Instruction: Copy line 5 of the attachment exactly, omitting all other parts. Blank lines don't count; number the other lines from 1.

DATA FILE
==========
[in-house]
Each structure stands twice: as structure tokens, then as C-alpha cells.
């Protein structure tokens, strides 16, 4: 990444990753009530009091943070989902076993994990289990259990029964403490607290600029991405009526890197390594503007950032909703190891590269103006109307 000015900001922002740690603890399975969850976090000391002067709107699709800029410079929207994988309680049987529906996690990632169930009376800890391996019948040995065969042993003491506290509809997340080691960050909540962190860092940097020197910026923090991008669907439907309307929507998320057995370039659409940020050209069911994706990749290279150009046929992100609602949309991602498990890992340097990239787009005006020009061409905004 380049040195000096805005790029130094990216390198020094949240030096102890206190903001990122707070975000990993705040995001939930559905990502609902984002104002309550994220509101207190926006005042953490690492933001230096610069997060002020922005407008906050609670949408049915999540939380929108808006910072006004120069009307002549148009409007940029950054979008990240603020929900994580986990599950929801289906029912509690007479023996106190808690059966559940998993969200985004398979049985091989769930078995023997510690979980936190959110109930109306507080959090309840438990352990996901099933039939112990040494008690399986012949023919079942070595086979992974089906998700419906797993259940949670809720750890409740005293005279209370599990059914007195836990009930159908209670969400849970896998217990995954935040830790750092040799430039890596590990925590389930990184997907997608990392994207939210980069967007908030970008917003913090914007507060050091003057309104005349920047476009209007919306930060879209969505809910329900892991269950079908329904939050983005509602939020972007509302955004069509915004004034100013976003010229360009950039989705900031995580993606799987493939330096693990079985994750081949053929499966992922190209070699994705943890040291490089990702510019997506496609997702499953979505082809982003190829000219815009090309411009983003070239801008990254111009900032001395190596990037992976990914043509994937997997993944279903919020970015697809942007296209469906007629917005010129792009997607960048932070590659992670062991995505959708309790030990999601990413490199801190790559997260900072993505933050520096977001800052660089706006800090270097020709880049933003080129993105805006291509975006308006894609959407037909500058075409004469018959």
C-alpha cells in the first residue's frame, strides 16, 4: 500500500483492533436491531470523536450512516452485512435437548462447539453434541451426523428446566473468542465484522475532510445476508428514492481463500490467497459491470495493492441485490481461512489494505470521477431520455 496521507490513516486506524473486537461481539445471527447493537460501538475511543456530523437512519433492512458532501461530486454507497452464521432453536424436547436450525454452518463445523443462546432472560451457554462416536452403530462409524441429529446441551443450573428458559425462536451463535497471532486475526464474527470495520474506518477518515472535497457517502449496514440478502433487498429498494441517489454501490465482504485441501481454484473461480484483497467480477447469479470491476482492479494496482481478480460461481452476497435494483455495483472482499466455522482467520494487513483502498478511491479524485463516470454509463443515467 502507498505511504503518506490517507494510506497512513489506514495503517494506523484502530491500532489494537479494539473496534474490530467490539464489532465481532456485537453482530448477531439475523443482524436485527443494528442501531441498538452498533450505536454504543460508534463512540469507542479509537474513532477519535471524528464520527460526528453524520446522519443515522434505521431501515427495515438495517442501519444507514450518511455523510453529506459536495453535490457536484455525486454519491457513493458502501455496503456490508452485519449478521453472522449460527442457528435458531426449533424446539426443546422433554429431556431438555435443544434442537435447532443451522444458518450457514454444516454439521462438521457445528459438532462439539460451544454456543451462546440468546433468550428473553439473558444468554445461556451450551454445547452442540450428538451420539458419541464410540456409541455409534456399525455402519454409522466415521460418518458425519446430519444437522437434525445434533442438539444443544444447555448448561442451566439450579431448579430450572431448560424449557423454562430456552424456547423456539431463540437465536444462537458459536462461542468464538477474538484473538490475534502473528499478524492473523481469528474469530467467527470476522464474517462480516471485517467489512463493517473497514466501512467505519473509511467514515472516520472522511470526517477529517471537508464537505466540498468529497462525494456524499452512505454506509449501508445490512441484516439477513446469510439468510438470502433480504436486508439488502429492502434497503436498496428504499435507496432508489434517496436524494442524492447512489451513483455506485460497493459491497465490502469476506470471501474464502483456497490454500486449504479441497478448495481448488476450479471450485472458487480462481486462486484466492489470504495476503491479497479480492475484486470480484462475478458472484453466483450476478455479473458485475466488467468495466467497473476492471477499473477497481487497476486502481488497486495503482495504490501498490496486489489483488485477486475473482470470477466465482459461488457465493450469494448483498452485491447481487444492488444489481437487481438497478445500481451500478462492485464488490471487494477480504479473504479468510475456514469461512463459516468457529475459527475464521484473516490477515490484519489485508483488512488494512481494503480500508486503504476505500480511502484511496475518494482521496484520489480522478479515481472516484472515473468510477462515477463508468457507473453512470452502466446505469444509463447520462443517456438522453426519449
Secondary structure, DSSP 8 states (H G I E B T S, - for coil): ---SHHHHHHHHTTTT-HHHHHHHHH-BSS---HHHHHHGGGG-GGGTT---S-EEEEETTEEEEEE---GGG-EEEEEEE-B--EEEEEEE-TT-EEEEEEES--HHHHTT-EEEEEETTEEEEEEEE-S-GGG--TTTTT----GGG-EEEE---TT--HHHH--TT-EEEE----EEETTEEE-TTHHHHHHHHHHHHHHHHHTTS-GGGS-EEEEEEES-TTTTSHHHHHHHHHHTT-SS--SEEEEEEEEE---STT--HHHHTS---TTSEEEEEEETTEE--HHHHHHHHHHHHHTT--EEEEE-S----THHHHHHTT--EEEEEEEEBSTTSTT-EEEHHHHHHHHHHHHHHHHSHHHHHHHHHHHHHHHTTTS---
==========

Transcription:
Secondary structure, DSSP 8 states (H G I E B T S, - for coil): ---SHHHHHHHHTTTT-HHHHHHHHH-BSS---HHHHHHGGGG-GGGTT---S-EEEEETTEEEEEE---GGG-EEEEEEE-B--EEEEEEE-TT-EEEEEEES--HHHHTT-EEEEEETTEEEEEEEE-S-GGG--TTTTT----GGG-EEEE---TT--HHHH--TT-EEEE----EEETTEEE-TTHHHHHHHHHHHHHHHHHTTS-GGGS-EEEEEEES-TTTTSHHHHHHHHHHTT-SS--SEEEEEEEEE---STT--HHHHTS---TTSEEEEEEETTEE--HHHHHHHHHHHHHTT--EEEEE-S----THHHHHHTT--EEEEEEEEBSTTSTT-EEEHHHHHHHHHHHHHHHHSHHHHHHHHHHHHHHHTTTS---